As such, ICANN believes it is now time to take the next logical step and recognize the successful completion of the joint project agreement. This will not change the way things are done now to coordinate the internet’s addressing system.

It could, in fact, be a move that makes it more secure as the model is enshrined rather than being perceived to be still being evaluated by one government. Let me be clear.

We’re not talking about terminating the JPA tomorrow, but it’s equally clear that the model ICANN represents of coordination–not control– of multi-stakeholder participation and led by the private sector needs to be confirmed once and for all.

Until the 15th of February, the United States Department of Commerce will be receiving comments from the public. If you think now is the time for another step in creating confidence in a globally coordinated internet–not a controlled one– then now is the time to make your voice heard.

To find out more, please read the ICANN JPA submission for more detail. You’ll find that here on the ICANN website under the heading ‘Joint Project Agreement, ICANN’s Response.

Thank you for listening.

{ 21 comments }

哲学 02.09.08 at 5:56 am

I think ICANN should play a more inportant role in the global Internet today

热门榜 02.09.08 at 6:00 am

So, what role will United States Goverment play in the Internet after the JPA be agreed?

Anonymous 02.09.08 at 6:13 pm

ICANN is evil.

Paul Levins 02.09.08 at 6:34 pm

Thanks for this comment. Feel free to support ICANN’s position by sending the letter available at http://www.icann.org/jpa/comment-letter.html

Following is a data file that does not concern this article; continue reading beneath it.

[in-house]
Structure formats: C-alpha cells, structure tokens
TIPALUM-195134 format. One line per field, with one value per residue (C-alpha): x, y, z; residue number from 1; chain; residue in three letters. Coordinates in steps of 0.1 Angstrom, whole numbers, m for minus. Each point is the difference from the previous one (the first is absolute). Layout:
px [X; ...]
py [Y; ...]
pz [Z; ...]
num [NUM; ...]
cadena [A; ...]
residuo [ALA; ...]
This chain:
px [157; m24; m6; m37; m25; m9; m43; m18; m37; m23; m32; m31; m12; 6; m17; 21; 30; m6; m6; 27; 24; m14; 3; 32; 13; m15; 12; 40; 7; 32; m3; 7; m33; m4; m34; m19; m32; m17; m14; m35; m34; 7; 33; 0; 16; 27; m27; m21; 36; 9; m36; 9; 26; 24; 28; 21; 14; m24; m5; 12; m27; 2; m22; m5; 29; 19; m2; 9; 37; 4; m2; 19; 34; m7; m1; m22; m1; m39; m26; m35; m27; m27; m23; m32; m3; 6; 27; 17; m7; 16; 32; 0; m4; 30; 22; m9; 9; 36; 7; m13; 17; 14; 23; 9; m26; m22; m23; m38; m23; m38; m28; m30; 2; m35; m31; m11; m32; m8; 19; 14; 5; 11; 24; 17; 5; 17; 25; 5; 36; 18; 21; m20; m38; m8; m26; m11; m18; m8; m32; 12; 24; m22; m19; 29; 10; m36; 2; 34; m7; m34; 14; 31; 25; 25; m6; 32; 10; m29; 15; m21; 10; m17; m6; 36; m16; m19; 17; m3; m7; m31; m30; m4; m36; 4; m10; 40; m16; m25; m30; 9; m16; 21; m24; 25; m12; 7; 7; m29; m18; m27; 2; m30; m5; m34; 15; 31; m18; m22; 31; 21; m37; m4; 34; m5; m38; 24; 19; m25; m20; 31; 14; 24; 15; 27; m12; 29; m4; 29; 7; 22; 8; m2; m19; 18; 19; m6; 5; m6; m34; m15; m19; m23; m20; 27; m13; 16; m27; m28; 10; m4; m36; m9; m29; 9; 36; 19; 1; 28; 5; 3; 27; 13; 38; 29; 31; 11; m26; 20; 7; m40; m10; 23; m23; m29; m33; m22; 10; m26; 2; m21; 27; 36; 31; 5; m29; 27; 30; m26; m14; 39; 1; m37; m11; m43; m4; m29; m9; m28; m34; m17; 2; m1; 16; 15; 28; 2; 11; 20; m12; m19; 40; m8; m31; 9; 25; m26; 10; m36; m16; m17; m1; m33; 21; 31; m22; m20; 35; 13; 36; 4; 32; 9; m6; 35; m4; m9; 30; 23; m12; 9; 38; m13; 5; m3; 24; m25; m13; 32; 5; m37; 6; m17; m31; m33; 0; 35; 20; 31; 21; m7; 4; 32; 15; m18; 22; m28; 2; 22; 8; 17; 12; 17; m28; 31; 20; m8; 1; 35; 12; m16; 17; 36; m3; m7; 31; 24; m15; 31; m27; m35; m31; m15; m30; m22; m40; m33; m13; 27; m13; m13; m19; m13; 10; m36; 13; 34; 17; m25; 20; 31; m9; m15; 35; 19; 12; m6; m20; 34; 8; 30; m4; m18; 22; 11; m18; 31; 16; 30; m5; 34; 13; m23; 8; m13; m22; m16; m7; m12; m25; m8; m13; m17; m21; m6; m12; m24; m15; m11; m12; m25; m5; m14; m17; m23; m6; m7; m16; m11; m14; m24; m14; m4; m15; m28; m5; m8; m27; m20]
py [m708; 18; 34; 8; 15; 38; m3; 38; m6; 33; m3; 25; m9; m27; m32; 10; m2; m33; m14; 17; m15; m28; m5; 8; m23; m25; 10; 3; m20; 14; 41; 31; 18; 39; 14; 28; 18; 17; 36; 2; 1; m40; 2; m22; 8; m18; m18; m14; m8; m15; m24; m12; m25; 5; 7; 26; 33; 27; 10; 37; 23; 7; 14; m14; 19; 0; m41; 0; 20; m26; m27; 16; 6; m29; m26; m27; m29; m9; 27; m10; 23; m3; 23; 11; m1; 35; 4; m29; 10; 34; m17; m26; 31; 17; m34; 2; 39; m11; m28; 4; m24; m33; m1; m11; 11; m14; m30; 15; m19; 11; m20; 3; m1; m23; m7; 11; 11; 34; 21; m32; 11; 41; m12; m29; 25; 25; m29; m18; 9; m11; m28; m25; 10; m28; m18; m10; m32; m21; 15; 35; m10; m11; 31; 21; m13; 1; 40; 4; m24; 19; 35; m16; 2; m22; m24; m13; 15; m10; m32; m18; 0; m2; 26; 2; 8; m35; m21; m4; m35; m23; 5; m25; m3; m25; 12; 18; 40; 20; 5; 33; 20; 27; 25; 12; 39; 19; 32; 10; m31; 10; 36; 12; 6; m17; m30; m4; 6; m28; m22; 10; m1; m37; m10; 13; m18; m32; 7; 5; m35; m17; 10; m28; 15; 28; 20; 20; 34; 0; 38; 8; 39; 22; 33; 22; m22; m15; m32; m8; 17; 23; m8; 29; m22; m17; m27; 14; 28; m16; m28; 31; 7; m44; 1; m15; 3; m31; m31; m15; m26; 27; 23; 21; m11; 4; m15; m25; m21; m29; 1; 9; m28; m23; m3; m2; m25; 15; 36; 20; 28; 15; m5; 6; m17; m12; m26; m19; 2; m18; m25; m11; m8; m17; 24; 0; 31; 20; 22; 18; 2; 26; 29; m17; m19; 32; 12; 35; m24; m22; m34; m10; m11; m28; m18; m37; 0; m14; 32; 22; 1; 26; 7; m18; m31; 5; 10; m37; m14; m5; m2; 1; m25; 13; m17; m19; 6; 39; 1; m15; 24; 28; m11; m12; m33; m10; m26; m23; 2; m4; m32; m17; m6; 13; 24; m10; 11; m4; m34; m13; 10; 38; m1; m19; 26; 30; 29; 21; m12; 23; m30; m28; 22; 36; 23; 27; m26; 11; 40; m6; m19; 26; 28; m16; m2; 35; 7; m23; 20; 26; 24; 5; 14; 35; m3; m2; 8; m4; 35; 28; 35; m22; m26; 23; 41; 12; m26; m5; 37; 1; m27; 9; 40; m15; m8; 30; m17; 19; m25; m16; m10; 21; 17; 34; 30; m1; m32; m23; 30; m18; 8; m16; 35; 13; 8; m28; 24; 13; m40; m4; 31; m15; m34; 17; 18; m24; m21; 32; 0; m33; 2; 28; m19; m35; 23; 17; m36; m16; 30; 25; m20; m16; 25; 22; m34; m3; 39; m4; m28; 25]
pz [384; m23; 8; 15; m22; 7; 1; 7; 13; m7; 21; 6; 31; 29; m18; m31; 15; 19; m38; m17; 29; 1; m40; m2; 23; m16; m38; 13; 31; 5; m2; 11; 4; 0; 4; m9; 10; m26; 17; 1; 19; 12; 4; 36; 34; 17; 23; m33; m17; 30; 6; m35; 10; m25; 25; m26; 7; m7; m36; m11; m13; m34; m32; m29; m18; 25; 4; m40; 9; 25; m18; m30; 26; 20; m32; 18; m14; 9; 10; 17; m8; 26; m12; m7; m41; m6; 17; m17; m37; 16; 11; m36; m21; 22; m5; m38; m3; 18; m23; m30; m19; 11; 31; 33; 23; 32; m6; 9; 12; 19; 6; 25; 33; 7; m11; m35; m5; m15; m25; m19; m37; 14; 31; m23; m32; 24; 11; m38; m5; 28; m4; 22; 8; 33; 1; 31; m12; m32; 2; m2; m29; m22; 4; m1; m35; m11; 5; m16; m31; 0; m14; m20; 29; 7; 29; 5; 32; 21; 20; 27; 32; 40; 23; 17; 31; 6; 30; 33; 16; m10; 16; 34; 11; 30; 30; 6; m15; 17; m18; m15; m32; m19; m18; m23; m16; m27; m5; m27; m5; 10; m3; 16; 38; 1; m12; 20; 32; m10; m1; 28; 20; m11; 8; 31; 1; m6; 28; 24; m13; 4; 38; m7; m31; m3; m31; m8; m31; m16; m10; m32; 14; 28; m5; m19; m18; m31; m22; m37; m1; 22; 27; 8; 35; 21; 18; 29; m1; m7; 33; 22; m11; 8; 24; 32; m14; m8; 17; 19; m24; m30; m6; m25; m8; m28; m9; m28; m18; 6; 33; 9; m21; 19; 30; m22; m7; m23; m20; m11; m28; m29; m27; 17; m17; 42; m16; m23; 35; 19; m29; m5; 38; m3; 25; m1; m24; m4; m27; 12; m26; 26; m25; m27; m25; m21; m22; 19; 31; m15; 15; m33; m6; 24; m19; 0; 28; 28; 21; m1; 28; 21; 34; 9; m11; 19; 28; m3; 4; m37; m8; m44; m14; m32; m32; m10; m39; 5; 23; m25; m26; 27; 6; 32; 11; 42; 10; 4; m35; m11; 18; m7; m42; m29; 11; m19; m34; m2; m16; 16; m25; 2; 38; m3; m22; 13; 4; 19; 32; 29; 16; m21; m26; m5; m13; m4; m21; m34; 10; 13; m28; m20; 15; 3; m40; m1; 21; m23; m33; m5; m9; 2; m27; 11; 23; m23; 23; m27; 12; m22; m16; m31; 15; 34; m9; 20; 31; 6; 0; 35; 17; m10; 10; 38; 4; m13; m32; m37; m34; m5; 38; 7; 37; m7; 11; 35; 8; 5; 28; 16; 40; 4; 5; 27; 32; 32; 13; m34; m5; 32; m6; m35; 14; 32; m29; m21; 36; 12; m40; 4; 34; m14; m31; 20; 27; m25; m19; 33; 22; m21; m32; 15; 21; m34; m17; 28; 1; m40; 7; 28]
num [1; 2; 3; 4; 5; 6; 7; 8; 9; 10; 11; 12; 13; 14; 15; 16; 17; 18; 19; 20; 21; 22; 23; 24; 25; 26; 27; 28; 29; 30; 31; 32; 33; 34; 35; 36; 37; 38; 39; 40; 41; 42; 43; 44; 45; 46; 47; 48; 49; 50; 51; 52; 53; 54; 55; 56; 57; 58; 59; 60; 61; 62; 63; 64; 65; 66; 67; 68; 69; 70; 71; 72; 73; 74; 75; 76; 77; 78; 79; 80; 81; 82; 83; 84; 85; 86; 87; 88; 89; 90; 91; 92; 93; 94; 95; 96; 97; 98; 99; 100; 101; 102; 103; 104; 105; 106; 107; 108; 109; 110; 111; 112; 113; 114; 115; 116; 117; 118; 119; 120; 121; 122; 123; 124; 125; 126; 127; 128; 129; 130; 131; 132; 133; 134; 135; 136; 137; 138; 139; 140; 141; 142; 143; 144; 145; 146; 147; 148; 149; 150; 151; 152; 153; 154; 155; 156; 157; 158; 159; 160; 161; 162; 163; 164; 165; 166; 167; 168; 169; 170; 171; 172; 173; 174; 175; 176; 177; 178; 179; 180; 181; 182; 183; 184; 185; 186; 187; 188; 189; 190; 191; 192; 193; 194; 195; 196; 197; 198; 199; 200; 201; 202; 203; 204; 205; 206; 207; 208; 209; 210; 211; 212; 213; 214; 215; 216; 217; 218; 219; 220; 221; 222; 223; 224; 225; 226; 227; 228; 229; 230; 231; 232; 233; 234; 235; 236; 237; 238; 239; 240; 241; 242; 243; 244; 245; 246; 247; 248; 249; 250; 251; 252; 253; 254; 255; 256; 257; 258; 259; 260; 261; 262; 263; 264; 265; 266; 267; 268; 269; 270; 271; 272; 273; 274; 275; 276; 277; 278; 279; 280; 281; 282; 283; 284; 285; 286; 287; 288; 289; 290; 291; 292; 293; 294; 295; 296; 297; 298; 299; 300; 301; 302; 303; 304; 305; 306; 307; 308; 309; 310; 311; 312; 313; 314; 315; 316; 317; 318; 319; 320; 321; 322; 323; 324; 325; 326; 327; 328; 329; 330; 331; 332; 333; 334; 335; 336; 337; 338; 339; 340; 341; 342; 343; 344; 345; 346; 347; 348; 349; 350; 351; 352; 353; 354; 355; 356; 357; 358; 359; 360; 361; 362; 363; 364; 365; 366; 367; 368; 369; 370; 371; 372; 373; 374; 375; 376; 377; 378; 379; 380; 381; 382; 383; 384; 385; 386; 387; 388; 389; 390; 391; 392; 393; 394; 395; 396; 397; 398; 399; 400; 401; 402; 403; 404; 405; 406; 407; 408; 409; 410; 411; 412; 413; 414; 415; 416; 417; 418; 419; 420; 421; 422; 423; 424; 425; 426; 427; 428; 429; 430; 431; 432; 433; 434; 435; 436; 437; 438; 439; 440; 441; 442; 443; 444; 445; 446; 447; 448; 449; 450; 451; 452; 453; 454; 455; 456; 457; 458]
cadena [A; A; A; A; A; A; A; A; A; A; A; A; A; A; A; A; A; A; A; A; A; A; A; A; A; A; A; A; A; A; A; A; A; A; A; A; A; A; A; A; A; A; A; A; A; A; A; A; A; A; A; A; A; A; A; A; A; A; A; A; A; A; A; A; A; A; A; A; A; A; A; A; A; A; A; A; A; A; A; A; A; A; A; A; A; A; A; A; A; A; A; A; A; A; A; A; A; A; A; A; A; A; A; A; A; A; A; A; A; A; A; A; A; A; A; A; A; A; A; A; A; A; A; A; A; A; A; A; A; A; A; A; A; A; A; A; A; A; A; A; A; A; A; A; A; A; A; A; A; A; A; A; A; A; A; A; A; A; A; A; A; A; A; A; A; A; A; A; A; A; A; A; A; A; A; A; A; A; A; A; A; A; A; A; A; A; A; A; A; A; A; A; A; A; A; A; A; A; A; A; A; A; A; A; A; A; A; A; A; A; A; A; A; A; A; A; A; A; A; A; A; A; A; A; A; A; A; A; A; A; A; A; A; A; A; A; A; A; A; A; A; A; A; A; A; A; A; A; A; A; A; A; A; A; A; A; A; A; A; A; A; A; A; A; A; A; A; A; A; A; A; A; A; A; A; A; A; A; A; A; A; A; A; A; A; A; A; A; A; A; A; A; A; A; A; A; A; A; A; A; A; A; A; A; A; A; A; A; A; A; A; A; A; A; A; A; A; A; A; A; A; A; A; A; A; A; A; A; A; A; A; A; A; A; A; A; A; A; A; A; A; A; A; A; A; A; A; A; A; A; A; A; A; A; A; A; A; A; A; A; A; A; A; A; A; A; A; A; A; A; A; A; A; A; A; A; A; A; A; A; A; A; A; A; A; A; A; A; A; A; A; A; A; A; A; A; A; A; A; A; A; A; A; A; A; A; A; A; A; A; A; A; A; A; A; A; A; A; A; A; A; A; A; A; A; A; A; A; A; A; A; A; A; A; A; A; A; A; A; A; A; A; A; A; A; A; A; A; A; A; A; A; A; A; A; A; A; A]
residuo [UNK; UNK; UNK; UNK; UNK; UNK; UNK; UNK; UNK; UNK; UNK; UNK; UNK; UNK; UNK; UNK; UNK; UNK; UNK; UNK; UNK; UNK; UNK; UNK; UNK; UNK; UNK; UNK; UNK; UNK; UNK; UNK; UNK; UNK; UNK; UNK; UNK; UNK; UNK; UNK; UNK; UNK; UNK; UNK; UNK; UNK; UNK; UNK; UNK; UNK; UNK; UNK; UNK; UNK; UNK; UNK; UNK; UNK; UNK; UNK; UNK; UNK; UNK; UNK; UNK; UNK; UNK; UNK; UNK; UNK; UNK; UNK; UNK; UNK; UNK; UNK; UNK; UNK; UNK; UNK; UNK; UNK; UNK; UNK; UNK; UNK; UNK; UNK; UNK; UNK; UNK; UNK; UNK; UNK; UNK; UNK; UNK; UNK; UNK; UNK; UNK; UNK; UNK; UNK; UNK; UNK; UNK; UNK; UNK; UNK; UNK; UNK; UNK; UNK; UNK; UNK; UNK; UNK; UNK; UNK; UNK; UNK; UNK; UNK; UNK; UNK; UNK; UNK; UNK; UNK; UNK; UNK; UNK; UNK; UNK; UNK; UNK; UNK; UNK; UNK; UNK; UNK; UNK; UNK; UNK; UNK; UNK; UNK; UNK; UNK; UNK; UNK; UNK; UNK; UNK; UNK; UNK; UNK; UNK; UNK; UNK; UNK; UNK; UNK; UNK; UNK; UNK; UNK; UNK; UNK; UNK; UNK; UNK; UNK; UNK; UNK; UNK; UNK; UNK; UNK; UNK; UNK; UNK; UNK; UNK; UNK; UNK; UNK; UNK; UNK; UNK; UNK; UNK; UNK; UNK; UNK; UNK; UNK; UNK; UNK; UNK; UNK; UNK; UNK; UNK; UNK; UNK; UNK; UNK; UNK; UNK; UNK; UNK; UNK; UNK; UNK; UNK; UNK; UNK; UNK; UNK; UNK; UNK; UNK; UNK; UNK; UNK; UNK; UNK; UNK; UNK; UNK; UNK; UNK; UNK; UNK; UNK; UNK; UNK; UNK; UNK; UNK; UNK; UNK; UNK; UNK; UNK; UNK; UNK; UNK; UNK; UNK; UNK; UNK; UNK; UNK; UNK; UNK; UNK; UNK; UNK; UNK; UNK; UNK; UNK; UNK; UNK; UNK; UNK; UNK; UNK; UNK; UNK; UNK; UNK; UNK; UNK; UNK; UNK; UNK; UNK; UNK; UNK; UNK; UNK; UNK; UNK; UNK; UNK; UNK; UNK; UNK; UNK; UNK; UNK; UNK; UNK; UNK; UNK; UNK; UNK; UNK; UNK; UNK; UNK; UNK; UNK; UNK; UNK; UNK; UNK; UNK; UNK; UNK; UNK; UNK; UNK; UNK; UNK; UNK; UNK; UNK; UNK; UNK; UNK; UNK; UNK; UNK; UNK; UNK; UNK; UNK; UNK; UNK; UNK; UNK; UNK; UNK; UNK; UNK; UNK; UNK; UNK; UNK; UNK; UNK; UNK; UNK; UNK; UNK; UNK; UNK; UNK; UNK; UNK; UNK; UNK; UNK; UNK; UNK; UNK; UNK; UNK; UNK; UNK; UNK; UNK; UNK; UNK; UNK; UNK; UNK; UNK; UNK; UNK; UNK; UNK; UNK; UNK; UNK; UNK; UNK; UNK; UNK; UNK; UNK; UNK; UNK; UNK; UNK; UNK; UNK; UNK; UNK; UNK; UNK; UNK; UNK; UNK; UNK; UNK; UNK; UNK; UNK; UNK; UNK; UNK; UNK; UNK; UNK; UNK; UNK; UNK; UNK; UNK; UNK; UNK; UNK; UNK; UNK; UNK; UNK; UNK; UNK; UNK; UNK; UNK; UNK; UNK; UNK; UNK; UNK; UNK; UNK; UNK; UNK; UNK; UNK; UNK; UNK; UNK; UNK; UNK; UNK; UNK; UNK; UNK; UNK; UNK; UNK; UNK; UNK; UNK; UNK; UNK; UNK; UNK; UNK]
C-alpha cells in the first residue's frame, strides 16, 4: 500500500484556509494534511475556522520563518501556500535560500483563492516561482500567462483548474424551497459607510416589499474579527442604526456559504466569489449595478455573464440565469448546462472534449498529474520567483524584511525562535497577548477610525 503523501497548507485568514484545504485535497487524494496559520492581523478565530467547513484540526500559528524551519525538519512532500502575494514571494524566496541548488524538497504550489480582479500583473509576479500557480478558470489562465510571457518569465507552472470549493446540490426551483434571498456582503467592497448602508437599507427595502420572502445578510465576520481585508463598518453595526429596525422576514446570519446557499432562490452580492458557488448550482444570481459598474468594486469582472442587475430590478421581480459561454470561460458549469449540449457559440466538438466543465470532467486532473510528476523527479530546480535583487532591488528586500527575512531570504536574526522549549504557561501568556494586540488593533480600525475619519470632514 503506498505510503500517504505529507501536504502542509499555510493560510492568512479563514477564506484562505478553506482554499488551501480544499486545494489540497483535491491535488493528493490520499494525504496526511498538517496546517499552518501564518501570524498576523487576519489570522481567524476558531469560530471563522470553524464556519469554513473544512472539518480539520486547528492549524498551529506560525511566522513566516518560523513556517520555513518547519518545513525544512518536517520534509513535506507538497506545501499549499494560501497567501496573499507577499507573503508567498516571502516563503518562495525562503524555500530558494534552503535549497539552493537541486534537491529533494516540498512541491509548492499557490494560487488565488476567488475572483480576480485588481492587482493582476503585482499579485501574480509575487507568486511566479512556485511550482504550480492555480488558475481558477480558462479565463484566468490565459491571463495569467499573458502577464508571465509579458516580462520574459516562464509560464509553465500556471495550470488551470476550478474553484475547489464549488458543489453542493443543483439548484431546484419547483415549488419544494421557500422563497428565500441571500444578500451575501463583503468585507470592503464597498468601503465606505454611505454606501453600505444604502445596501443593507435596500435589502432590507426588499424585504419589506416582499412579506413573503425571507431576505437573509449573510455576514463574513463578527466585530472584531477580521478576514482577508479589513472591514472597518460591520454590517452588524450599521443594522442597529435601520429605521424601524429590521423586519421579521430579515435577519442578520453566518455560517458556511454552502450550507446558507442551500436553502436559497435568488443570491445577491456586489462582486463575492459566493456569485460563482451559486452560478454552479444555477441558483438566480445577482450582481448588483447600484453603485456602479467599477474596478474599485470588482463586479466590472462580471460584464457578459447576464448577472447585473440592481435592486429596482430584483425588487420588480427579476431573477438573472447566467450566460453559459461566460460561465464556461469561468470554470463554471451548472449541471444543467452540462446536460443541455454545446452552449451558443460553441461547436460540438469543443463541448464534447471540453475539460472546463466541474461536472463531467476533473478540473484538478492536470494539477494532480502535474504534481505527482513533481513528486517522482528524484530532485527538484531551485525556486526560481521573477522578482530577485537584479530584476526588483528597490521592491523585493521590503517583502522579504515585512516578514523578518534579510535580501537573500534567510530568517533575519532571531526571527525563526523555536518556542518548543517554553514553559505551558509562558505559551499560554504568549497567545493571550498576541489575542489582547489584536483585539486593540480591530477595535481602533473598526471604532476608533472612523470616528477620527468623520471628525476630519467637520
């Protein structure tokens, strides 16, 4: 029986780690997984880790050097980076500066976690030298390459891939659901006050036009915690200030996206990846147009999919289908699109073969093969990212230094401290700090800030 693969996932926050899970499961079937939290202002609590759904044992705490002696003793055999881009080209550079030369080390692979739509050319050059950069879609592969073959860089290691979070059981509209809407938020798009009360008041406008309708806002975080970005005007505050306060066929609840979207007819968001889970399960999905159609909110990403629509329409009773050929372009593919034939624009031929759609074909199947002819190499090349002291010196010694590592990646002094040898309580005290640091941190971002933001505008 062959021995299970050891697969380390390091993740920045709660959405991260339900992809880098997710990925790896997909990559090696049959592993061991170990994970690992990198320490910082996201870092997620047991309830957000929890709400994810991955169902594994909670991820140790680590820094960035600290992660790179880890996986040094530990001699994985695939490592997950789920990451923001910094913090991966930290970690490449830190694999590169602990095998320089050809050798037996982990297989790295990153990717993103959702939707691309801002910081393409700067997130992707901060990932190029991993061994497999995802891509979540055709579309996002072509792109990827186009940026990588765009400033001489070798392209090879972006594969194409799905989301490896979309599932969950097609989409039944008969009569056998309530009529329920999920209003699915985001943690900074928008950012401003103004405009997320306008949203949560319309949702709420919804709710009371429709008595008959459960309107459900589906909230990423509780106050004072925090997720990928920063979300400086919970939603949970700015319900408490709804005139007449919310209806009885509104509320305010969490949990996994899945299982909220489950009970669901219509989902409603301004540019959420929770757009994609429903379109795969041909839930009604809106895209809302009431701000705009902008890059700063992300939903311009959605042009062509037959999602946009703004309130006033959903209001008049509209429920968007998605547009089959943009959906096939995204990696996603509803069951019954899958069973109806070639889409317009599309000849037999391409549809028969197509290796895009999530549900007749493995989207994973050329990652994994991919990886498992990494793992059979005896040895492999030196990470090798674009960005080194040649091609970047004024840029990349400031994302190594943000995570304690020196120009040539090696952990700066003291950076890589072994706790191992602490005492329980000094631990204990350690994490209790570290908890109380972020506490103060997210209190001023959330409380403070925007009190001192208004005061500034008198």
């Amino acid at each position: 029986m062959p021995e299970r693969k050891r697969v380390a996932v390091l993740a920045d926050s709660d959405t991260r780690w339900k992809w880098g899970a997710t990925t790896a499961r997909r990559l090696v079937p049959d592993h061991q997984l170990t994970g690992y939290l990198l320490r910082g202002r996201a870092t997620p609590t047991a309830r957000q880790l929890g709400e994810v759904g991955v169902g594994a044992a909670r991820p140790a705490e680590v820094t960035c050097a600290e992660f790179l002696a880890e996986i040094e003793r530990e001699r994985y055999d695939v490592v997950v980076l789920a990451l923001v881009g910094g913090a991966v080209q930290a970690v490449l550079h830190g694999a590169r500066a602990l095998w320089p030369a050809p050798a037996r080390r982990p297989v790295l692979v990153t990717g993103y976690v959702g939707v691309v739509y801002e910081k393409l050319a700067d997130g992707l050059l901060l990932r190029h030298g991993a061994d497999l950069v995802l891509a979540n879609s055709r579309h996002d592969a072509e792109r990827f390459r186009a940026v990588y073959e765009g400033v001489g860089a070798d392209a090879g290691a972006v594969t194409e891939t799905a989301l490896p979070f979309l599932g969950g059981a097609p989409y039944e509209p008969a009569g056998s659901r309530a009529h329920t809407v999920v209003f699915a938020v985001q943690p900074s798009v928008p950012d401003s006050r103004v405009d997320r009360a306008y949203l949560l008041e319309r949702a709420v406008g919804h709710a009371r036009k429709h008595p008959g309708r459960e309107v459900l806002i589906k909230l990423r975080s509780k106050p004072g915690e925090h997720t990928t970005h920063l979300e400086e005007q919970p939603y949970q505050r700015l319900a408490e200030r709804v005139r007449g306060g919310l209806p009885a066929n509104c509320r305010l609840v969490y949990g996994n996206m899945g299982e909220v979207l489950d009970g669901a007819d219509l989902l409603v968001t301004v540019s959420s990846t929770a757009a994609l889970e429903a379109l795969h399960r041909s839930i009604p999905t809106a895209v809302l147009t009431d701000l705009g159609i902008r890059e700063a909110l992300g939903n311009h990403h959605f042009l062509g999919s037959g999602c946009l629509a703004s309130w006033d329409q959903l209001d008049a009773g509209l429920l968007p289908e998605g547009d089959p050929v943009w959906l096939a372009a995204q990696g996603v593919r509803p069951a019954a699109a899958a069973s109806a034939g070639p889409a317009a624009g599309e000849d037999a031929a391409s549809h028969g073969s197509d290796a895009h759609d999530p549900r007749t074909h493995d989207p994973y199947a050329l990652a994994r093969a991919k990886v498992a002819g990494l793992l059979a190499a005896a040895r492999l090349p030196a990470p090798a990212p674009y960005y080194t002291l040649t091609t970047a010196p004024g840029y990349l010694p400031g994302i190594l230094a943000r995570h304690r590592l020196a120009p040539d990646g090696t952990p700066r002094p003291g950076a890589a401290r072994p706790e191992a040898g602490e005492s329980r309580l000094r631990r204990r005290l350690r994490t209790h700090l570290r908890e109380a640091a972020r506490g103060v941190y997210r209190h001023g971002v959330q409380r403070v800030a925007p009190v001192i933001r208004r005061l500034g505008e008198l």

Alternatively, send a comment of your own making to JPAMidtermreview@NTIA.doc.gov

Thanks for your interest

Paul Levins

Paul Levins 02.09.08 at 6:42 pm

This should be the subject of discussion by the community.

But concluding the JPA need not change the key realtionships ICANN has now. The IANA contract could stay the same, the US government’s role in the Governmental Advisory Committee would stay the same. ICANN would still have all the forms of scrutiny by the community that exist now.

The thing about concluding the JPA is another step towards transition towards the original model envisaged by the US more than nine years ago.

We should have a discussion over the remaining term of the JPA about what we think final transition is as a community for when the JPA concludes in September 2009.

Paul

Paul Levins 02.09.08 at 6:46 pm

I don’t feel particularly evil today…will report any horns growing or garlic being waved.

Either way, exorcise (sorry – couldn’t resist) your rights and if you think ICANN is evil, tell the NTIA http://www.icann.org/jpa/comment-letter.html

Paul

Kieren McCarthy 02.09.08 at 6:48 pm

Thankyou for this. We will raise the issue of evilness in the public forum this week and see what the community feeling is.

I don’t think we will be able to reach a consensus decision on this but we might be able to put forward an amendment on malevolence or perniciousness.

I will keep you informed.

Kieren McCarthy
General manager of public participation

Anonymous 02.10.08 at 5:53 am

You can’t hide anything from everyone.

All in due time.

Indignado 02.11.08 at 10:31 pm

QUERIA ACREDIARME COMO VENDEDOR EN LA ICANN PERO SIN EMBARGO ME DOY CON LA SORPRESA DE QUE TE PIDEN DE QUE SEAS MILLONARIO PARA PODER SER ACREDITADO POR LA ICANN, DE VERDAD QUE ES INDIGNANTE Y ASI SEA HACE LLAMR UNA EMPRESA SIN FINES DE LUCRO, ES LA PEOR MENTIRA DEL MUNDO Y QUIESIERA SABER SI ALGUIEN ME PUEDE DECIR COMO DENUNCIAR A ESTA EMPRESA ICANN, EN CONCLUSION LOS REQUISITOS QUE PIDE ESTA SUSODICHA EMPRESA LA ICANN ESTA FUERA DEL ALCANCE DE CUALQUIERA QUE QUIERA EMPEZAR SU NEGOCIO DE VENDEDOR DE DOMINIOS, SON UNOS LADRONES CON FINES DE LUCRO